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JCI online ahead of print table of contents for May 1, 2014

Balancing protein turnover in the heart

Alterations in the ubiquitin proteasome system (UPS), which tags proteins for degradation, underlies some cardiomyopathies and age-related cardiac dysfunction. In the heart, the UPS is essential for the precise balance between cardiomyocyte atrophy and hypertrophy. In skeletal muscle, the E3 ubiquitin ligase atrogin-1 promotes atrophy by targeting hypertrophy-associated proteins for degradation; however, a role for atrogin-1 in cardiac proteostasis is not clear. In this issue of the Journal of Clinical Investigation, Marco Sandri, Marco Mongillo and colleagues at the Venetian Institute of Molecular Medicine investigated cardiac homeostasis in atrogin-1-deficient mice. Aged animals lacking atrogin-1 exhibited enlarged and abnormally shaped hearts, thickened left ventricular walls, increased fibrosis and apoptosis, and reduced function. Loss of atrogin-1 led to increased ER stress and upregulation of genes involved in the unfolded protein response (UPR). Moreover, autophagy, which is inhibited by the UPR in skeletal muscle, was also repressed in cardiac tissue of atrogin-1 null animals, suggesting that atrogin-1 may target autophagy-related proteins for degradation. Evaluation of cardiac protein turnover in atrogin-1-deficient animals revealed reduced turnover of lysosomal targets, including the endosomal sorting complex III protein CHMP2B. Silencing CHMP2B in atrogin-1 null mice restored markers of autophagy and reduced apoptosis in the heart. These results indicated that UPS-regulated autophagy in the protein turnover necessary for cardiomyocyte health.

TITLE: Atrogin-1 deficiency promotes cardiomyopathy and premature death via impaired autophagy

Venetian Institute of Molecular Medicine, Padova, UNK, ITA
Phone: +39 049 7923258; Fax: +39 049 7923250; E-mail:


Marco Mongillo
Venetian Institute of Molecular Medicine, Padova, UNK, ITA
Phone: 390497923229; Fax: 390497923250, E-mail: marco.mongillo@unipd.i

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Protecting the kidney from hypoxia-induced damage

Acute hypoxia-induced renal injury often progresses to chronic kidney disease (CKD), and the progressive loss of kidney function in CKD is linked to endothelial cell (EC) damage. The hypoxia-inducible transcription factors HIF-1 and HIF-2 are expressed in renal ECs following ischemic injury, but the specific contributions of these mediators to pathogenesis are not clear. In this issue of the Journal of Clinical Investigation, Volker Haase and colleagues at the Vanderbilt University School of Medicine used murine models of hypoxic kidney injury, to evaluate the contribution of endothelial HIF-1 and HIF-2 toward the development of ischemia-induced pathogenesis. Loss of HIF-2 alone markedly increased kidney inflammation and fibrosis following ischemic injury and was associated with increased expression of the neutrophil adhesion molecule VCAM1. Blocking VCAM1 in HIF-2-deficient mice reduced hypoxia-associated phenotypes. Furthermore, enhancing HIF-2 activation in WT mice prior to ischemia and reperfusion protected animals from kidney injury. Together, these data indicate that endothelial HIF-2 protects kidney from hypoxia-induced damage.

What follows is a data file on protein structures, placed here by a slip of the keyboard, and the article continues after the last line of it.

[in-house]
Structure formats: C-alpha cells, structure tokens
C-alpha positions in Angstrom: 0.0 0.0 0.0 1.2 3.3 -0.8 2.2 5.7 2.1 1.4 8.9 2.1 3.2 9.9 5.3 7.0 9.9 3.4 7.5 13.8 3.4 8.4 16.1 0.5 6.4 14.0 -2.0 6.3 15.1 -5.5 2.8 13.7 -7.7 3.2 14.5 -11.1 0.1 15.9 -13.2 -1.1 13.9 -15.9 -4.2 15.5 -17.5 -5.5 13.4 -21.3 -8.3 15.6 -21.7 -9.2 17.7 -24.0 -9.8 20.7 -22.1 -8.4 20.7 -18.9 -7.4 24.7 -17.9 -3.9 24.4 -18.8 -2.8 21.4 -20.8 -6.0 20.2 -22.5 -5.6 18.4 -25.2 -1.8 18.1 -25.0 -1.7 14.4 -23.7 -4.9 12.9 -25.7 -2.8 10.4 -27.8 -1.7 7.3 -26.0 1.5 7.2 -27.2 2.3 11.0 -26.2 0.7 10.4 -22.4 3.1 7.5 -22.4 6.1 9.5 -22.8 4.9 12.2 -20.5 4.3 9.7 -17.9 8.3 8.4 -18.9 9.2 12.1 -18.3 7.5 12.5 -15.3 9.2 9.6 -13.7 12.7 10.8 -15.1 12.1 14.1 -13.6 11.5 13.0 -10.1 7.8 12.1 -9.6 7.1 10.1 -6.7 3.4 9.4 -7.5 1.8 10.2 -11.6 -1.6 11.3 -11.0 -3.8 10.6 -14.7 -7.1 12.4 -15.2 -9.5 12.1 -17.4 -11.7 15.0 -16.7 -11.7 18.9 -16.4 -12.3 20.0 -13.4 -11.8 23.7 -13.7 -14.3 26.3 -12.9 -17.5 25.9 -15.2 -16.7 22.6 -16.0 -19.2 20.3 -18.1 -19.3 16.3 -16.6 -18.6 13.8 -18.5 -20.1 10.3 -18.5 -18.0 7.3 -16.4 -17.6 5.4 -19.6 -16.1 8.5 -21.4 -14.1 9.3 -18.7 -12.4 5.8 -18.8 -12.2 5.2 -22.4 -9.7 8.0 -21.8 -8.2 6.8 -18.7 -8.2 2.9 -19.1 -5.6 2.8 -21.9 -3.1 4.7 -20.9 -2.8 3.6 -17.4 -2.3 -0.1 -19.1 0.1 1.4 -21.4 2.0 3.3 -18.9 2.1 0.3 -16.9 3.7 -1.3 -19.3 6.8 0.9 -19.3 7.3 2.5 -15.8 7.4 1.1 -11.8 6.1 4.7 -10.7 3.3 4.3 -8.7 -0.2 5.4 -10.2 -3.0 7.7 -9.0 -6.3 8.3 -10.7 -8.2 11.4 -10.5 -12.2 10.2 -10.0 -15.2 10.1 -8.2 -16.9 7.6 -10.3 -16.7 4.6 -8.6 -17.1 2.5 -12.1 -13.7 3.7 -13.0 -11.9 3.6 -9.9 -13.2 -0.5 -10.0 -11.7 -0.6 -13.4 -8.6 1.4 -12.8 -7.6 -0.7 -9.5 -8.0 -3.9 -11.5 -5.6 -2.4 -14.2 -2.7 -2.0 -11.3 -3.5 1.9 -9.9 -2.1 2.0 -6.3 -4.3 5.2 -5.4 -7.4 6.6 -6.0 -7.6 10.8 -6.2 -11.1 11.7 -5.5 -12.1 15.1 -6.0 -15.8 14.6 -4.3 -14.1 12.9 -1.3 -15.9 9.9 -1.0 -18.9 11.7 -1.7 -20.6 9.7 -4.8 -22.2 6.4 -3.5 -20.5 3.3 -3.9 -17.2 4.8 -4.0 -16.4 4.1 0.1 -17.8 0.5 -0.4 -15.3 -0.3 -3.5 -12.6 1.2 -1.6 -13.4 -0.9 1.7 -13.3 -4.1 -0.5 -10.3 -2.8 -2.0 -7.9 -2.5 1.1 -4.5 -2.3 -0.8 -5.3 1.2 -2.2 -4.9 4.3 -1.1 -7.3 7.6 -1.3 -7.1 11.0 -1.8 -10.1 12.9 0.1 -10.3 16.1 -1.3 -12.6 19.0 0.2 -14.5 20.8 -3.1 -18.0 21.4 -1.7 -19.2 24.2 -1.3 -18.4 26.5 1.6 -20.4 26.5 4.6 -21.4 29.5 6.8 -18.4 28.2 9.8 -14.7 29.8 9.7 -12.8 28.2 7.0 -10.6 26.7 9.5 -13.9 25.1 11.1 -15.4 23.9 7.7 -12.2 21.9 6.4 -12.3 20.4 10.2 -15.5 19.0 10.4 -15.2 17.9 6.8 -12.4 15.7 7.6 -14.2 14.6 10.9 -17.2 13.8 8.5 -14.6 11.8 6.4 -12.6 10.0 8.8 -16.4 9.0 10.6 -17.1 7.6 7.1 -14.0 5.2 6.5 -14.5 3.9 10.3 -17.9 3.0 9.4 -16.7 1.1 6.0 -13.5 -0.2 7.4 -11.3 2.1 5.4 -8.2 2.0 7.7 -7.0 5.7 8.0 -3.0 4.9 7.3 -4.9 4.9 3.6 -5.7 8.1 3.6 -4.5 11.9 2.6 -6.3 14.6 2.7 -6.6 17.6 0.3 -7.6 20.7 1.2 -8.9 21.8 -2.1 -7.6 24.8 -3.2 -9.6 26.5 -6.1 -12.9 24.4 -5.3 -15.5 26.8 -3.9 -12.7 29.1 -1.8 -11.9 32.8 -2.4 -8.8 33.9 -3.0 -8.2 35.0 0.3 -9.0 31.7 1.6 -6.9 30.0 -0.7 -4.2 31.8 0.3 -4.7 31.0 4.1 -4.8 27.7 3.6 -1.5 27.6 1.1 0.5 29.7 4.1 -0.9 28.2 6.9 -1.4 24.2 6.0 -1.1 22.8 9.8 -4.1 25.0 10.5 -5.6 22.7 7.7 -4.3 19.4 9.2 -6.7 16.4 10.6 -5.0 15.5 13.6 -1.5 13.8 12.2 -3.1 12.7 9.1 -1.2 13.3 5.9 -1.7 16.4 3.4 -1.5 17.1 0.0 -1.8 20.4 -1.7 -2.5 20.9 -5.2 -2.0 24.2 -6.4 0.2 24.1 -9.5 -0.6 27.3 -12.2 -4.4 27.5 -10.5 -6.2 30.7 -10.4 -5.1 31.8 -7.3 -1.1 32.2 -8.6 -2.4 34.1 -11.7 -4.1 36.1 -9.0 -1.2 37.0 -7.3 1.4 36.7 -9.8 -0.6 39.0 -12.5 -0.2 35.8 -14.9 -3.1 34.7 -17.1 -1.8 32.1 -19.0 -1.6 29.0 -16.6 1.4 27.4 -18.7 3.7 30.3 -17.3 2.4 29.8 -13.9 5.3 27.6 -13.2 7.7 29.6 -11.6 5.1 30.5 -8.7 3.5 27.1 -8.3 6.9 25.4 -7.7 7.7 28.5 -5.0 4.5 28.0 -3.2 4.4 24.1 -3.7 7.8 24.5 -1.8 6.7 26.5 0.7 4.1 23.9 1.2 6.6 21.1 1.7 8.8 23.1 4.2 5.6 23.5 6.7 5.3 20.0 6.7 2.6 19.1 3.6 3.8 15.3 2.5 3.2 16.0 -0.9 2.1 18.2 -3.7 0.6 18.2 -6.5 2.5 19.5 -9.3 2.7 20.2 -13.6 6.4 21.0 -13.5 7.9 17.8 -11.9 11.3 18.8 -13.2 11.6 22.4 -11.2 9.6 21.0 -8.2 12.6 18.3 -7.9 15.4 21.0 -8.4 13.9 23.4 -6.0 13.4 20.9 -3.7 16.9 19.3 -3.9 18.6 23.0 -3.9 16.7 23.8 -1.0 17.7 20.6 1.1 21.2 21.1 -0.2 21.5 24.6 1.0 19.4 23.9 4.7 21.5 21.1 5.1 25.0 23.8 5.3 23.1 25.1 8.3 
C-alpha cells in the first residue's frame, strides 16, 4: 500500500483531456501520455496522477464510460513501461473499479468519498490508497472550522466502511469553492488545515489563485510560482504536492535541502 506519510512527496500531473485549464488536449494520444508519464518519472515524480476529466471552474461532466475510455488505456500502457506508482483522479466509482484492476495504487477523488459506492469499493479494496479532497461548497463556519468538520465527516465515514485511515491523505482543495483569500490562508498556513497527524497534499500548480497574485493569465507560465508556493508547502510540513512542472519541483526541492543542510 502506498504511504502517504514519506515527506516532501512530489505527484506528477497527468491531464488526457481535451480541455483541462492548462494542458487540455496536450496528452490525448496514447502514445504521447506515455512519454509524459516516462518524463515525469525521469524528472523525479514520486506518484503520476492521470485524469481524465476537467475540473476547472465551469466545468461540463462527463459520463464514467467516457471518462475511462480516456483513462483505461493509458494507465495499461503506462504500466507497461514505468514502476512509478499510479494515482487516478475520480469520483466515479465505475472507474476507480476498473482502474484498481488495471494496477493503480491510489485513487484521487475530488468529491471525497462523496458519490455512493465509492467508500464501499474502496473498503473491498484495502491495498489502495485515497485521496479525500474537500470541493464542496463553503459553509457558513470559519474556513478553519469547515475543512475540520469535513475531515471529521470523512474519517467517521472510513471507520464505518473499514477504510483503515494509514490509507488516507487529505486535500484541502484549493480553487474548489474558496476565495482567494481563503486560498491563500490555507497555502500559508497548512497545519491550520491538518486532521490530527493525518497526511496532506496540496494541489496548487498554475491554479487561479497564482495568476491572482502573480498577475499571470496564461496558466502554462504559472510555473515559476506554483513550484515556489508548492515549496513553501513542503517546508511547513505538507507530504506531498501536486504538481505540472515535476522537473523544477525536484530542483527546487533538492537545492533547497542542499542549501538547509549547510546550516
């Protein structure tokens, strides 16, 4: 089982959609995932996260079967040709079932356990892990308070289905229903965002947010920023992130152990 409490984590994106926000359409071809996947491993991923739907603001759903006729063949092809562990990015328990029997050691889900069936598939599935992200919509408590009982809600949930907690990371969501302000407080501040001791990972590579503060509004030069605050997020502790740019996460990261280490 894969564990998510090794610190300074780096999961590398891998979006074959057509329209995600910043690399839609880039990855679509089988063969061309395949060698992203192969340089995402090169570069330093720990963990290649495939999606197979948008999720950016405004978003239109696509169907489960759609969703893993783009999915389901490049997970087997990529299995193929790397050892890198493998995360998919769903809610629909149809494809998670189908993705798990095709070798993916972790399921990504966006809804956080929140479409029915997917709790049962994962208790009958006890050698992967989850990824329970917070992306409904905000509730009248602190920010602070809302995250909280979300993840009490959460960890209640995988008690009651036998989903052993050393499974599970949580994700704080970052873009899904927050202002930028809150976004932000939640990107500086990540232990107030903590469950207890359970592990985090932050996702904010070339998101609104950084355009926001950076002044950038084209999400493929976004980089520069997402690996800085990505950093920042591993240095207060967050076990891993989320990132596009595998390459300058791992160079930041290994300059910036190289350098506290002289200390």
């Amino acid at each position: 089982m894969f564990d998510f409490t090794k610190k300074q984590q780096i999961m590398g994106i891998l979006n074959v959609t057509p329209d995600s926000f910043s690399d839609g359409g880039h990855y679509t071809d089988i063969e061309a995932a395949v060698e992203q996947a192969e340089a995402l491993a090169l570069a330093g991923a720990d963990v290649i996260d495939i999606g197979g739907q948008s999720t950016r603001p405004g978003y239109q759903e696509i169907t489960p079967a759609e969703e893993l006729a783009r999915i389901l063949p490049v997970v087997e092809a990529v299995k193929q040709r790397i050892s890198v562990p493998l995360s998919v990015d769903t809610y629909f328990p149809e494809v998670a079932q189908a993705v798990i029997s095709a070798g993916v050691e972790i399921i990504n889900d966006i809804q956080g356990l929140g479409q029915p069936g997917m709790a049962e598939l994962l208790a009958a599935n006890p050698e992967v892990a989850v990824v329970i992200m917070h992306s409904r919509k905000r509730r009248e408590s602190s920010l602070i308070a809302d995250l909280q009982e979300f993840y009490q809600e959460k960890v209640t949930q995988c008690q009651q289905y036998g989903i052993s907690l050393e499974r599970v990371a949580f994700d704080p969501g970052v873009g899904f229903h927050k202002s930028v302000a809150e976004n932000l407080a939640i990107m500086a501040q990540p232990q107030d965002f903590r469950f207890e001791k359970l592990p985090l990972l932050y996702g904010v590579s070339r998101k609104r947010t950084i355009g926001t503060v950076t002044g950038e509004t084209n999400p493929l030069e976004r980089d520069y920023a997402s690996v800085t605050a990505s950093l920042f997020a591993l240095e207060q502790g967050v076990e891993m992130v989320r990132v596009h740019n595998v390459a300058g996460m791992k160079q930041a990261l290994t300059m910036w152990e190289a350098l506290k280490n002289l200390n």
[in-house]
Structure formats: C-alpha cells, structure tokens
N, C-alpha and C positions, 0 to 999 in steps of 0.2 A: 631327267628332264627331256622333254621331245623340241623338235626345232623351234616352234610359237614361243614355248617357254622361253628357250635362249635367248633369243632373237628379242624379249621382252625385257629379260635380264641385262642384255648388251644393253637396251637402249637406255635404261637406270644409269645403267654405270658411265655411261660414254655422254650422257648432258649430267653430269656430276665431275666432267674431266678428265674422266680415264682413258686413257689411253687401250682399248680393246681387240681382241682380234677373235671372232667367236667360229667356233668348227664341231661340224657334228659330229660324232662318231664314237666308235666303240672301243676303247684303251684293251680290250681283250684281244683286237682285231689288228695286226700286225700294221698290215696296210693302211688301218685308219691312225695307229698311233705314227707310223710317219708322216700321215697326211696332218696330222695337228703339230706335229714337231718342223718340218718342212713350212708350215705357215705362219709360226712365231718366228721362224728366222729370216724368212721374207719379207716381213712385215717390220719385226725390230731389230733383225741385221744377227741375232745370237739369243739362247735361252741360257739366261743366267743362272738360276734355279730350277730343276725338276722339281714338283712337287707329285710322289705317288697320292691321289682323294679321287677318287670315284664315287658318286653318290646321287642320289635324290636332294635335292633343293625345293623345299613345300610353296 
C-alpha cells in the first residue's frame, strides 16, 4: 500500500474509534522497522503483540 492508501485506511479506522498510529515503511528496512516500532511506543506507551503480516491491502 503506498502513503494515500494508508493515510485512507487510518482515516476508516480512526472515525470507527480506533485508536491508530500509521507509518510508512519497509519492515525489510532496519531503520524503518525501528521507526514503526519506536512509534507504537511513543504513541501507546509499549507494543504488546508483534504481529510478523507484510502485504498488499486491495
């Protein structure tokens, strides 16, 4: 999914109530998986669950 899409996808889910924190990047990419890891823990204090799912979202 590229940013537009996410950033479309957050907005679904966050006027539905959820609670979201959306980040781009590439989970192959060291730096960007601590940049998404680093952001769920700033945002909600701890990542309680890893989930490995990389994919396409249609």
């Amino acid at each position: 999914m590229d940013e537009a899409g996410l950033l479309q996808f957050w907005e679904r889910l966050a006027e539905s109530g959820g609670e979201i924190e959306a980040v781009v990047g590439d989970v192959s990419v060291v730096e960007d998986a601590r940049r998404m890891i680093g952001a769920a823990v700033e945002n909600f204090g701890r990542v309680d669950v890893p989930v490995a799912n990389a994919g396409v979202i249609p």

TITLE: Endothelial HIF-2 mediates protection and recovery from ischemic kidney injury

AUTHOR CONTACT: Volker Hans Haase
Vanderbilt University, Nashville, TN, USA
Phone: 615 343-7254; Fax: 615 322-6854; E-mail:

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TITLE: Bicc1 is a genetic determinant of osteoblastogenesis and bone mineral density

AUTHOR CONTACT: Charles Farber
University of Virgina, Charlottesville, VA, USA
Phone: 434-243-8584; E-mail:

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TITLE: MicroRNA-7a regulates pancreatic β cell function

AUTHOR CONTACT: Markus Stoffel
Institute of Molecular Health Sciences, ETH Zurich, Zurich, UNK, CHE
Phone: +41 44 633 4560; E-mail:

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TITLE: MHC-derived allopeptide activates TCR-biased CD8+ Tregs and suppresses organ rejection

AUTHOR CONTACT: Carole Guillonneau
INSERM UMR1064, Nantes, FRA
Phone: 33 02 40 08 75 96; E-mail:

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TITLE: ER stress regulates myeloid-derived suppressor cell fate through TRAIL-Rmediated apoptosis

AUTHOR CONTACT: Dmitry I. Gabrilovich
The Wistar Institute, Philadelphia, PA, USA
Phone: 215-495-6955; Fax: ; E-mail:

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TITLE: MicroRNA-486dependent modulation of DOCK3/PTEN/AKT signaling pathways improves muscular dystrophyassociated symptoms

Boston Children's Hospital/Harvard Medical School, Boston, MA, USA
Phone: 617.355.6729; Fax: 617.730.0253; E-mail:

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TITLE: Type I IFN signaling in CD8 DCs impairs Th1-dependent malaria immunity

AUTHOR CONTACT: Ashraful Haque
Queensland Institute of Medical Research, Brisbane, UNK, AUS
Phone: +61738453948; Fax: +61738453507; E-mail:

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Contact: Corinne Williams
Journal of Clinical Investigation

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